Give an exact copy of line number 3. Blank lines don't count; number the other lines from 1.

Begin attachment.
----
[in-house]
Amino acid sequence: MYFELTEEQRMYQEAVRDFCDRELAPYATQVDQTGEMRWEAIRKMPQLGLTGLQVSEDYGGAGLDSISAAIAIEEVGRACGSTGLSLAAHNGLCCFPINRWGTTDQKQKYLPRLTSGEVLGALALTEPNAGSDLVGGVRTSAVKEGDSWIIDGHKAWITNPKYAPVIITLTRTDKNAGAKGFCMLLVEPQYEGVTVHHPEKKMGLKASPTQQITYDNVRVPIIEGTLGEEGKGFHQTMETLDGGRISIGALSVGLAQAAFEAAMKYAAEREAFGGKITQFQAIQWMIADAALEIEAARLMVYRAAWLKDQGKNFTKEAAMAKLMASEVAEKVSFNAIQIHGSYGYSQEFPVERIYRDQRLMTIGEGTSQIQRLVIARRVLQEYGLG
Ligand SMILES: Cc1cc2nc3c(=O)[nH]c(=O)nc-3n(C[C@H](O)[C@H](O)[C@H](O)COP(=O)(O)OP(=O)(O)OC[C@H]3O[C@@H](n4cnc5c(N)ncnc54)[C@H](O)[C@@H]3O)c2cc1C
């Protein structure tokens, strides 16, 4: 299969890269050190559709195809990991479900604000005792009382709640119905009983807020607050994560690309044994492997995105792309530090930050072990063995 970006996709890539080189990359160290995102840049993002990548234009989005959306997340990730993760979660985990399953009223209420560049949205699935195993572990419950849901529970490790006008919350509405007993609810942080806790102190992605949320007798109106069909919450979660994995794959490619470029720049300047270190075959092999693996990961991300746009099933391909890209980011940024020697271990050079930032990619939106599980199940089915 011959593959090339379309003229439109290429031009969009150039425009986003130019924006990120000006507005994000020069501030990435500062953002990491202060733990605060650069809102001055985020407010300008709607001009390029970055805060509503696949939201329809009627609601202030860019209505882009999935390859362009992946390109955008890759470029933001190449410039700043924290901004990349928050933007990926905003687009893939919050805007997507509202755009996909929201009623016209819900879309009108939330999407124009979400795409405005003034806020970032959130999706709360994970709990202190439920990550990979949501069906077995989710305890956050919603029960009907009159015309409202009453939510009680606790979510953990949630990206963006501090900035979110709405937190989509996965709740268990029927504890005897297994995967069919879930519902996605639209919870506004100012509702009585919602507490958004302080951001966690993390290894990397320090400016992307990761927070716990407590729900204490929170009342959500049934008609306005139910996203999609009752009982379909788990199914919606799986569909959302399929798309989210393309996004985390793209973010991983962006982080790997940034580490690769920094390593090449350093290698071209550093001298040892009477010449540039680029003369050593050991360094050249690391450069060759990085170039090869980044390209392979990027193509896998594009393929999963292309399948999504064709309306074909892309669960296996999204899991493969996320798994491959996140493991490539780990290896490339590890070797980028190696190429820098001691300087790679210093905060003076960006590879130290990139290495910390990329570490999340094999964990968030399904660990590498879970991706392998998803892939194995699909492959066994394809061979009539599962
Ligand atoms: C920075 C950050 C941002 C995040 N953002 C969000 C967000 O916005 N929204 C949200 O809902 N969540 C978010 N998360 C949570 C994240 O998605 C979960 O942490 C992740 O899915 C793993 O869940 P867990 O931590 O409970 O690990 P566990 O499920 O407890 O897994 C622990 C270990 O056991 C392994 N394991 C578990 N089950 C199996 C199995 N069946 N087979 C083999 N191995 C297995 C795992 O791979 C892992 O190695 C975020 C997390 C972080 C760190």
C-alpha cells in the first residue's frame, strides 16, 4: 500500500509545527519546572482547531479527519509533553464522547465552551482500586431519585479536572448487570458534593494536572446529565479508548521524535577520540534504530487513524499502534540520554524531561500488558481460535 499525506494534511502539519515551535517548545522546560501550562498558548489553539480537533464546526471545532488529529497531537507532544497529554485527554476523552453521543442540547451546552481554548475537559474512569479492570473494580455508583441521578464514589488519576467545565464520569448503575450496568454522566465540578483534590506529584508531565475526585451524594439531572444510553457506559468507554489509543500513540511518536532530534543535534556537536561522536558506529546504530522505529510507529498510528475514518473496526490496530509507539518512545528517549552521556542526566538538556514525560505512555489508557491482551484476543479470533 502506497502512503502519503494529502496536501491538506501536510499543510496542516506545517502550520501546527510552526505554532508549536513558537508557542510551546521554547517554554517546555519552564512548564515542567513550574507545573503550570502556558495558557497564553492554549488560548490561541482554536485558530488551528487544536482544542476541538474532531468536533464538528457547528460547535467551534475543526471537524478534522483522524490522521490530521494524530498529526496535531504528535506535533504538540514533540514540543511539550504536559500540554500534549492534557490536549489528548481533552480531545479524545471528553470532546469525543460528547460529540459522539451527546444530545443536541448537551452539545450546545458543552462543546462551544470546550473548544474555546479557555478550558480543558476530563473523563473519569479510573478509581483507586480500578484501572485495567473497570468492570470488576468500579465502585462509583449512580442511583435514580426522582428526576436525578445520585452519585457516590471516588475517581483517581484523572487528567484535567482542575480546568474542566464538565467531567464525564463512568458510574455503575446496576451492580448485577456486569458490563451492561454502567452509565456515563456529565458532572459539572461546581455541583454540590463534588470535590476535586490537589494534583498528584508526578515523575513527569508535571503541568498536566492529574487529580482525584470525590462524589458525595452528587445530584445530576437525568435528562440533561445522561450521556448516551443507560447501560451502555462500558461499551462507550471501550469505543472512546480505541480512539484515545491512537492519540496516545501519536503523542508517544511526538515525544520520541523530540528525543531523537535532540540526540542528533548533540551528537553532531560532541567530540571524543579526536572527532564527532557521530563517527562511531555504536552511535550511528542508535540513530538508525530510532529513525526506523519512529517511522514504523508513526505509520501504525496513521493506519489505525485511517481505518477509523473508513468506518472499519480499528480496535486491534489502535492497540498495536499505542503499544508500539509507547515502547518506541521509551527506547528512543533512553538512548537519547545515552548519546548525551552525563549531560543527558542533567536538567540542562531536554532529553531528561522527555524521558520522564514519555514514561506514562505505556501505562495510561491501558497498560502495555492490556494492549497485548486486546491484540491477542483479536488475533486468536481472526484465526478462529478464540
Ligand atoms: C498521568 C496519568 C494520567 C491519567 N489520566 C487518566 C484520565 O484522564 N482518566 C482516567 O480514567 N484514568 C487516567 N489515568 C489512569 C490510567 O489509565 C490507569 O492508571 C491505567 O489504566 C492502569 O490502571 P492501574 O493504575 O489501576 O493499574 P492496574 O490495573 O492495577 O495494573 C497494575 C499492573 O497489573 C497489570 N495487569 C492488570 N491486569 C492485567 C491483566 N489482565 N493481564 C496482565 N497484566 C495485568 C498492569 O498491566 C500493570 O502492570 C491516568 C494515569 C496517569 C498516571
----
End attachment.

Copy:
Ligand SMILES: Cc1cc2nc3c(=O)[nH]c(=O)nc-3n(C[C@H](O)[C@H](O)[C@H](O)COP(=O)(O)OP(=O)(O)OC[C@H]3O[C@@H](n4cnc5c(N)ncnc54)[C@H](O)[C@@H]3O)c2cc1C